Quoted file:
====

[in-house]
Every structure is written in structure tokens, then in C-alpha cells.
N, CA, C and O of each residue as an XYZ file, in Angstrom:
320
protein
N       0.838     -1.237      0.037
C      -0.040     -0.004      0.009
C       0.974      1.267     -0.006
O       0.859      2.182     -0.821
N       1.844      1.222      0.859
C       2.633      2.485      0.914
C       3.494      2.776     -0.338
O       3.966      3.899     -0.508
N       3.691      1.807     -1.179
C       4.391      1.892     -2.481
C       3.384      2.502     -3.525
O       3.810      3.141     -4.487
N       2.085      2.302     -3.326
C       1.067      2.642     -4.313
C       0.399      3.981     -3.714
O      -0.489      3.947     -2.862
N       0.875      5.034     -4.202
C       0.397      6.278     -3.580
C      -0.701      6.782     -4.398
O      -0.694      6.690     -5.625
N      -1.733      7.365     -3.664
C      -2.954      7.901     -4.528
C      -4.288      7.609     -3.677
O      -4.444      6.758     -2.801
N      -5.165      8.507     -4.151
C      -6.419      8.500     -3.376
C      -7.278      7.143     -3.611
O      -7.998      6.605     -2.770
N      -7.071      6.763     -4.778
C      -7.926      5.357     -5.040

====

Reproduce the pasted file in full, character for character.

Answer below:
[in-house]
Every structure is written in structure tokens, then in C-alpha cells.
N, CA, C and O of each residue as an XYZ file, in Angstrom:
320
protein
N       0.838     -1.237      0.037
C      -0.040     -0.004      0.009
C       0.974      1.267     -0.006
O       0.859      2.182     -0.821
N       1.844      1.222      0.859
C       2.633      2.485      0.914
C       3.494      2.776     -0.338
O       3.966      3.899     -0.508
N       3.691      1.807     -1.179
C       4.391      1.892     -2.481
C       3.384      2.502     -3.525
O       3.810      3.141     -4.487
N       2.085      2.302     -3.326
C       1.067      2.642     -4.313
C       0.399      3.981     -3.714
O      -0.489      3.947     -2.862
N       0.875      5.034     -4.202
C       0.397      6.278     -3.580
C      -0.701      6.782     -4.398
O      -0.694      6.690     -5.625
N      -1.733      7.365     -3.664
C      -2.954      7.901     -4.528
C      -4.288      7.609     -3.677
O      -4.444      6.758     -2.801
N      -5.165      8.507     -4.151
C      -6.419      8.500     -3.376
C      -7.278      7.143     -3.611
O      -7.998      6.605     -2.770
N      -7.071      6.763     -4.778
C      -7.926      5.357     -5.040